There’s one crucial part of Waltz’s experience he tends to leave out: Before his successful run for Congress in 2018, he managed a lucrative defense contracting firm with offices in Afghanistan. The company was recently sold to Pacific Architects and Engineers, or PAE, one of the largest war contractors the U.S. has hired to train and mentor Afghan security forces. The deal personally enriched Waltz by up to $26 million, a figure made public by a filing disclosed this month.

Congressional ethics disclosures show that in 2019, Waltz held up to $1 million in equity from Metis Solutions and up to $250,000 in options of Metis Solutions stock. 

For Waltz, the timing was impeccable. The sale occurred just before the formal announcement by both Donald Trump and Biden to finally end the war in Afghanistan. PAE’s stock is now down nearly 20 percent since last year, with the greatest drop in value occurring over the last month. The company has been reported as among the most harmed by the decision to draw down forces in Afghanistan.

If that does not fully explain why we were there and why we need to stay in, I suppose nothing will convince you.

Sarcasm Aside 

Sarcasm aside here is an excellent Tweet Thread by John Marshall

  1. One other point as long as I'm flogging this dead horse. Sunday shows today have seen countless claims that this is a terrible military debacle, the worst in decades, maybe the worst ever. And yet, at least as far as I know not a single member of the US military has been killed or even injured.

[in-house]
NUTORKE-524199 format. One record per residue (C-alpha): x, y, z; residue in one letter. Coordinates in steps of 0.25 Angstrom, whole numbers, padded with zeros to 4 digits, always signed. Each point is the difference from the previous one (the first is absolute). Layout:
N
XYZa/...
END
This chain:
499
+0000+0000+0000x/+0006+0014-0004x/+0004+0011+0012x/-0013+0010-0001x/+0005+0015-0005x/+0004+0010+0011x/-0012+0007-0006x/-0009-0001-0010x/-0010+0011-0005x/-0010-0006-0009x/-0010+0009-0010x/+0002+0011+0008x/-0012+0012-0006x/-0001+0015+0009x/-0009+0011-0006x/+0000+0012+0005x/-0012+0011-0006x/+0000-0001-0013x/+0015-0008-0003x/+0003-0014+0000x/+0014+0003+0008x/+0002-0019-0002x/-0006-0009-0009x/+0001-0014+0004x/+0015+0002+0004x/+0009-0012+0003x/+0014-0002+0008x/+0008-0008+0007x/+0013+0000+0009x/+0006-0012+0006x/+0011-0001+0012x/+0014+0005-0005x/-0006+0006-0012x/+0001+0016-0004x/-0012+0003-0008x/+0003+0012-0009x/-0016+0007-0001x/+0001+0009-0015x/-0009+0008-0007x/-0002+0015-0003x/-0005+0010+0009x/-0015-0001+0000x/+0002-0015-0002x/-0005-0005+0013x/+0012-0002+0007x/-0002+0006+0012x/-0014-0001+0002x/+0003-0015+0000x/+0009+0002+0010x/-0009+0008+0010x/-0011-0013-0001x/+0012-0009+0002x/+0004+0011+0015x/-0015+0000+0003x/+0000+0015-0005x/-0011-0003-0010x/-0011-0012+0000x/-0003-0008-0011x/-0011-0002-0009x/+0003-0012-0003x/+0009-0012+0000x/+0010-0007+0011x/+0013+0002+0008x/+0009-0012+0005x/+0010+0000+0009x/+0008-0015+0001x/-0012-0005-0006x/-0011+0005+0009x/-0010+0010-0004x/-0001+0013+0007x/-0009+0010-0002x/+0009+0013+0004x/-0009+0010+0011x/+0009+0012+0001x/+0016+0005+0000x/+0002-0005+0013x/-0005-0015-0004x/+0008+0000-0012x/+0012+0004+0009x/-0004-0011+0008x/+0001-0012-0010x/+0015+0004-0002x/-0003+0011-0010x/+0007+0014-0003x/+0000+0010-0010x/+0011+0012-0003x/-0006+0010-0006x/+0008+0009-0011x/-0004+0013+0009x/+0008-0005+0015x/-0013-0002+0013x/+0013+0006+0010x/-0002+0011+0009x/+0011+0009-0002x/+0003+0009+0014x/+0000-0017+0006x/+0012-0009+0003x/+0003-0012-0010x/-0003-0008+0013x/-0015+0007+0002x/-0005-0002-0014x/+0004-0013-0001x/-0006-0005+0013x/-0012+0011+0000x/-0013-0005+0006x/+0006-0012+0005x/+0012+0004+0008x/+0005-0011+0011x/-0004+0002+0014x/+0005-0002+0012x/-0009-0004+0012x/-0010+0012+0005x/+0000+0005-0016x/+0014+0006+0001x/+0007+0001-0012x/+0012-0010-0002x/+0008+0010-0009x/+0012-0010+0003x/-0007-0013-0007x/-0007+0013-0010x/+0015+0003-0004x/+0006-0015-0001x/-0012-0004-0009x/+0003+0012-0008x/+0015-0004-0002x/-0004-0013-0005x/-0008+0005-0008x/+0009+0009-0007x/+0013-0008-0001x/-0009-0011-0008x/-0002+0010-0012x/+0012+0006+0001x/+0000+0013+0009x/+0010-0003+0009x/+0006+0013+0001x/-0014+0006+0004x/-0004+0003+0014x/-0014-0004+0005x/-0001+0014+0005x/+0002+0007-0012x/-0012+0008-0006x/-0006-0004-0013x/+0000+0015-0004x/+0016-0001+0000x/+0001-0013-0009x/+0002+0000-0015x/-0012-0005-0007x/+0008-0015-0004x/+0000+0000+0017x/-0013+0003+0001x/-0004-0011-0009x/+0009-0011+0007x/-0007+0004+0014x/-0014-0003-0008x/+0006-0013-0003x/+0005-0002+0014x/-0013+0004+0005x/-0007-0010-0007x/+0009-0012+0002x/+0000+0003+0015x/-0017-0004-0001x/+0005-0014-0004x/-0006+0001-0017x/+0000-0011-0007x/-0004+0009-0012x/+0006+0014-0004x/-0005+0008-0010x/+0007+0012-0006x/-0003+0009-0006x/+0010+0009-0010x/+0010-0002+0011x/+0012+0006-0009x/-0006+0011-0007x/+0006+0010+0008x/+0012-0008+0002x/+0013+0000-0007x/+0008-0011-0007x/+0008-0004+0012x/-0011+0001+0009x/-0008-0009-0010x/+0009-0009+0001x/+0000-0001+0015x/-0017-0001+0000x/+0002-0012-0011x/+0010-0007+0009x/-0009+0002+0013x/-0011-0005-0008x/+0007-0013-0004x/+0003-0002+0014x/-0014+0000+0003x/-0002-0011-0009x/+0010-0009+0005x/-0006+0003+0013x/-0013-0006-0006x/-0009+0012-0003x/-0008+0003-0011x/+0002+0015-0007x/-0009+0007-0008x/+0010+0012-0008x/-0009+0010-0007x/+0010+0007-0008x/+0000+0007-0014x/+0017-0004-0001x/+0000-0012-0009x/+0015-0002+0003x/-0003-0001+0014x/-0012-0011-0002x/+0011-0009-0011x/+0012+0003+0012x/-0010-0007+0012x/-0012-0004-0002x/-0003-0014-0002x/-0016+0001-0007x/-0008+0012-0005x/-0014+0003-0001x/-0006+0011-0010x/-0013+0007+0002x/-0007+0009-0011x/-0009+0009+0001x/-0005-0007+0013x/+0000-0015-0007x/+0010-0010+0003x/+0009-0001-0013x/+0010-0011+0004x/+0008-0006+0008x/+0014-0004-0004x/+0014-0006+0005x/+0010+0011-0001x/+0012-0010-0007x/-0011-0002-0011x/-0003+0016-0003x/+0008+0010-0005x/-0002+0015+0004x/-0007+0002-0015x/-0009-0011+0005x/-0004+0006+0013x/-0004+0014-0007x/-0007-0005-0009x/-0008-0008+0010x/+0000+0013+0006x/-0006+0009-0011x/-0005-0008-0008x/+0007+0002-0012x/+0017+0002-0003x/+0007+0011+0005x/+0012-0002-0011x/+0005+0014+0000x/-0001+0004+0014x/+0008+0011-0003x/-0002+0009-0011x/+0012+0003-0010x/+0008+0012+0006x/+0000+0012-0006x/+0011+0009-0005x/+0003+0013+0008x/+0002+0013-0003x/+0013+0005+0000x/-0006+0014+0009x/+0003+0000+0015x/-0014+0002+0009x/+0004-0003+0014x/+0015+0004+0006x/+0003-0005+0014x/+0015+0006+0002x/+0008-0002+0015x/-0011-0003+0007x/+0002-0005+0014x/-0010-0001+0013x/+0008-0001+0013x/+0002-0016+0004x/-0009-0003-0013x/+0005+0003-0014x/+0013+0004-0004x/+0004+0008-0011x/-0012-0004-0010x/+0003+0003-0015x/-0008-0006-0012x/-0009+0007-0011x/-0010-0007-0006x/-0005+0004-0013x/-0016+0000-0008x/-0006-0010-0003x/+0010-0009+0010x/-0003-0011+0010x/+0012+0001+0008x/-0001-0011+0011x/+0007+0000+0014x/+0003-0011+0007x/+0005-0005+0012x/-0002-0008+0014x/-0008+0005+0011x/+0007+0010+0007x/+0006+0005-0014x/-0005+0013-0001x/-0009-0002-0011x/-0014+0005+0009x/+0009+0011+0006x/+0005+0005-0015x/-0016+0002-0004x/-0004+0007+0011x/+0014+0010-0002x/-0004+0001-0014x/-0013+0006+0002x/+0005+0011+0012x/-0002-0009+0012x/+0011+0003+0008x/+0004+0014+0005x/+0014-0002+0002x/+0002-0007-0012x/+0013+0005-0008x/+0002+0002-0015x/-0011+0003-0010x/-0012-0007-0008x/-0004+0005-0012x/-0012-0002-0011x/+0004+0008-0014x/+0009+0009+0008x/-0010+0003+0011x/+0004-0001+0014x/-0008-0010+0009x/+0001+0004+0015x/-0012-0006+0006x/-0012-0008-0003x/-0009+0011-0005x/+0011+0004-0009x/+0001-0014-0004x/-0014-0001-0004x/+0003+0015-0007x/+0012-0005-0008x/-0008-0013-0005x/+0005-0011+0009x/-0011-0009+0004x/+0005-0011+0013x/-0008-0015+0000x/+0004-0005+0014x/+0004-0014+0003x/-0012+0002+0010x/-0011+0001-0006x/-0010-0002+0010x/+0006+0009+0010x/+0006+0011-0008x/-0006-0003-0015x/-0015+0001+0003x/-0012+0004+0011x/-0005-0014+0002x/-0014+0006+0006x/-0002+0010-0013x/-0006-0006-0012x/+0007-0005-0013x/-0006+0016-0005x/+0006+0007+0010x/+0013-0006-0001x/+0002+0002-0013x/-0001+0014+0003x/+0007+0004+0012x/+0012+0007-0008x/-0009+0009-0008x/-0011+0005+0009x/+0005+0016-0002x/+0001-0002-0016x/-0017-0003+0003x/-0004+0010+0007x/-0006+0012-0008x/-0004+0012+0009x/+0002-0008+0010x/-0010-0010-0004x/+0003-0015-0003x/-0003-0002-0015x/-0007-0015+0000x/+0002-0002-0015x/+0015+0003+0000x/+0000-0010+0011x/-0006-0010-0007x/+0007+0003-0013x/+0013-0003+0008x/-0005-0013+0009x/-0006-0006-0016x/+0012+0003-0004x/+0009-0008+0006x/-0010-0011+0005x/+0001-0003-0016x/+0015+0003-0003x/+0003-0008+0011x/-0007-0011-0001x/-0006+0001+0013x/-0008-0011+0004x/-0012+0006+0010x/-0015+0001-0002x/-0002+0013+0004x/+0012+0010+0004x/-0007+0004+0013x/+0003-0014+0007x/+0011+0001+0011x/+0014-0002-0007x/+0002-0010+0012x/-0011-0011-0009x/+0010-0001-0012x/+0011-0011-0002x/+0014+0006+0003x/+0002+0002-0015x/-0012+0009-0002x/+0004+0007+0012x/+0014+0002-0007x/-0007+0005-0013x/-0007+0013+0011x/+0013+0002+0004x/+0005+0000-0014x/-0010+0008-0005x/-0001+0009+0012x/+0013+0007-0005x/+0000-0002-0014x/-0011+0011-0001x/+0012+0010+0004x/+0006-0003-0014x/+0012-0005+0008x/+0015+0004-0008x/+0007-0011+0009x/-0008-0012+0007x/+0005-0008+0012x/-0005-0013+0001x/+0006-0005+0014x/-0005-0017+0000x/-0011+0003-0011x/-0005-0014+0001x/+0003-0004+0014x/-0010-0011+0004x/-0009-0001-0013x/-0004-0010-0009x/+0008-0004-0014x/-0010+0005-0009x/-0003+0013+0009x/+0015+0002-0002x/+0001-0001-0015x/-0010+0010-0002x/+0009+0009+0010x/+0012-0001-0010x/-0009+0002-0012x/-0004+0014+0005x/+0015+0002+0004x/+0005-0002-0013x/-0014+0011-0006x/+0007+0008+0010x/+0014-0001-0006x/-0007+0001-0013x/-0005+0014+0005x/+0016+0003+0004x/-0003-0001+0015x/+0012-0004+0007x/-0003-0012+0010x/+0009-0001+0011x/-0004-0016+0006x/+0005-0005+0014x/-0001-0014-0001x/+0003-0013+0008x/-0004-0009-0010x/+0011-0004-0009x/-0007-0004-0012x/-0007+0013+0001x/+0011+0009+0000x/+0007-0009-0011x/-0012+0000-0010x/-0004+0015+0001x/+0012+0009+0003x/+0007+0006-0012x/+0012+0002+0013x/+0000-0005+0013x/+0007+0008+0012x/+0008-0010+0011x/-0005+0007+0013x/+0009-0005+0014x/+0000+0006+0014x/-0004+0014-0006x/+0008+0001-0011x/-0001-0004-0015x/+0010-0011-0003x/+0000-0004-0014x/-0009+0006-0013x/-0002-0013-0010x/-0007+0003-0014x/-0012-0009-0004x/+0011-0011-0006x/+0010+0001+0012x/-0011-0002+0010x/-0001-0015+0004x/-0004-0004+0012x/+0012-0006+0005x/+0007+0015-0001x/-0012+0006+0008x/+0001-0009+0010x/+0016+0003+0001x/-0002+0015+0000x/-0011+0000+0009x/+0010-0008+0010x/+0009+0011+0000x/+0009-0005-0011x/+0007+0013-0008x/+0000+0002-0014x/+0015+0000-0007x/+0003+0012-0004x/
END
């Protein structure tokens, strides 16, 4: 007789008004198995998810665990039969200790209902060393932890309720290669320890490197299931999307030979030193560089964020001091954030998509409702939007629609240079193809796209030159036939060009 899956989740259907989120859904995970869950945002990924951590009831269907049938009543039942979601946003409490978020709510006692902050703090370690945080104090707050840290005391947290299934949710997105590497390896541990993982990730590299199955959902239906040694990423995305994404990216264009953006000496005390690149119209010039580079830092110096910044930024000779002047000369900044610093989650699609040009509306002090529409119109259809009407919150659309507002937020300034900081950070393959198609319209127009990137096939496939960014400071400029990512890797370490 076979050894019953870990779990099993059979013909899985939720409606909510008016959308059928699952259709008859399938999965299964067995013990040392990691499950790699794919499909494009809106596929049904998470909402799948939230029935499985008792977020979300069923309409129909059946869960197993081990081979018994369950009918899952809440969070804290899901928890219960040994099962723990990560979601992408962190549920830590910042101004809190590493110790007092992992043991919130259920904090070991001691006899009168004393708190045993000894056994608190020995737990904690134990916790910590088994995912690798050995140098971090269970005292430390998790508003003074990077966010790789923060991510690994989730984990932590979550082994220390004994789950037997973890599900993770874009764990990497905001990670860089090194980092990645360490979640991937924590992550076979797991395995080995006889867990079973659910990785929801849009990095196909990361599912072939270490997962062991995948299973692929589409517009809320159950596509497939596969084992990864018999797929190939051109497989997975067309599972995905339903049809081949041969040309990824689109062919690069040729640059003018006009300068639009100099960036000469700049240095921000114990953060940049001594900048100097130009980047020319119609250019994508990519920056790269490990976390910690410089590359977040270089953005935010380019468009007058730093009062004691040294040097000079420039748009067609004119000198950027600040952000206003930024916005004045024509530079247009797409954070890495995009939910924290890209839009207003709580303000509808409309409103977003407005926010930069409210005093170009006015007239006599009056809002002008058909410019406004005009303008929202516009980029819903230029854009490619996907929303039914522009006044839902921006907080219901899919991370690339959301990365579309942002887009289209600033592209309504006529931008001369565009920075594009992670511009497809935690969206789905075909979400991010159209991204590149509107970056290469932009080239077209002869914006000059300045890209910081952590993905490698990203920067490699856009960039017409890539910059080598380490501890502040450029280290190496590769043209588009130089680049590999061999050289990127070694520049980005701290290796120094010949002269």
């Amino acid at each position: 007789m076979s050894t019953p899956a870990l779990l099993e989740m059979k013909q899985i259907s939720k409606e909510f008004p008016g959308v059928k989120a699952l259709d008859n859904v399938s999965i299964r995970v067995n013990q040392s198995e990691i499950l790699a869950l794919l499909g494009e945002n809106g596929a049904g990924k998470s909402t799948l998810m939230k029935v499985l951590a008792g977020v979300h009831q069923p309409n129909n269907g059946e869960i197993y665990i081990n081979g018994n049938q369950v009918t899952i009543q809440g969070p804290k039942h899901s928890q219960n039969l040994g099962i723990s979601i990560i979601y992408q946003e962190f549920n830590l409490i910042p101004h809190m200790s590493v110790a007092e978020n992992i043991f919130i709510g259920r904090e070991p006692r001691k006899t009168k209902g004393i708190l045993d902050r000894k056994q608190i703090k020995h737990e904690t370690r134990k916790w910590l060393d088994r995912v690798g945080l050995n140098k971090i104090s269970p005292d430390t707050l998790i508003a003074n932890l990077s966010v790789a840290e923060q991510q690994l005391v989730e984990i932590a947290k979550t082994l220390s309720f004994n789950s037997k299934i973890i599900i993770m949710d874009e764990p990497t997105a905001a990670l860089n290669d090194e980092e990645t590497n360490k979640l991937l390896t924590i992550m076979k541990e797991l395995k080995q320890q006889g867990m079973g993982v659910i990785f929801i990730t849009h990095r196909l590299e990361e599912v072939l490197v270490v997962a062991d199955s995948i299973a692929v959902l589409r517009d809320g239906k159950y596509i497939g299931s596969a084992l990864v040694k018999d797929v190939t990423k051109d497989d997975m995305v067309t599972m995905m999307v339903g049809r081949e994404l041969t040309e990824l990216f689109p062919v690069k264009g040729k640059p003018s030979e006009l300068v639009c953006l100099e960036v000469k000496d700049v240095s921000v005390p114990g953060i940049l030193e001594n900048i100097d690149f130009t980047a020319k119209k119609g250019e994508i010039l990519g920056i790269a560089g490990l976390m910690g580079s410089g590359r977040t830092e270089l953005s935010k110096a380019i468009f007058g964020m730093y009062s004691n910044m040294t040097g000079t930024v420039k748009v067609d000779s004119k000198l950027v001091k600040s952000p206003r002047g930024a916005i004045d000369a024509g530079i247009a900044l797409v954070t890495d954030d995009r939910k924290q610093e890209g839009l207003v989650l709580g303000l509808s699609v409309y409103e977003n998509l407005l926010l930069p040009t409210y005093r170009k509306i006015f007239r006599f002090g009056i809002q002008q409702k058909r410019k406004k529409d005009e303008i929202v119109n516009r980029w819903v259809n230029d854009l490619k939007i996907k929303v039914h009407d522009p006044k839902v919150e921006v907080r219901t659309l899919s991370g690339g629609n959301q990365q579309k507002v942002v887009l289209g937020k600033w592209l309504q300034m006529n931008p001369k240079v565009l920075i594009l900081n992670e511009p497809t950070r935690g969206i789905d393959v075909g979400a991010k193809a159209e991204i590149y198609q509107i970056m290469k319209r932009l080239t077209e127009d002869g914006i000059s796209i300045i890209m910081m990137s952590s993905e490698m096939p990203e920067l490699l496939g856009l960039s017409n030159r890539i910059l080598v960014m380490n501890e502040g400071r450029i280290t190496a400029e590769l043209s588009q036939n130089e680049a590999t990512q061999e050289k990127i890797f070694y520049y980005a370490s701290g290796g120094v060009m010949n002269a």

2. Indeed, it doesn't appear that a shot has even been fired in anger against them. Now, body counts aren't what measures success or defeat. But the US withdrew its forces according to plan and has reoccupied the civilian airport and overseen a a steady schedule of flights that have been coming and going virtually 24/7. 
  3. So basically 36 hrs of confusion and then a pretty orderly airlift. Meanwhile the top leaders of the govt we spent twenty years propping up have been holding seemingly convivial meetings with the Taliban political officials about the formation of the next government.
  4. I give a few details about that here: You Wouldn’t Know It From the US News Coverage, But …
  5. That must either mean that the situation is not quite as dire as is being claimed or we didn't even have a clear understanding of who was on which side. I suspect it's a bit of both.
  6. In any case, it's a relatively orderly unwinding of what seems pretty clearly to have been an illusion and an illusion that was underwritten by the pretty words of those casting the most blame.

Addendum

The original title of this post contained the word "commandeered" based on WSJ report "Pentagon Orders Airlines to Help With Afghan Evacuees",

A couple of readers pointed out the program was voluntary. Assuming so, I would have prefered the word "asked" or some explanation of the program. 

The first entry in the Oxford Dictionary is "officially take possession or control of (something), especially for military purposes." Seems to fit. 

The second entry is "take possession of (something) without authority."

Despite using a legitimate word, I corrected the title.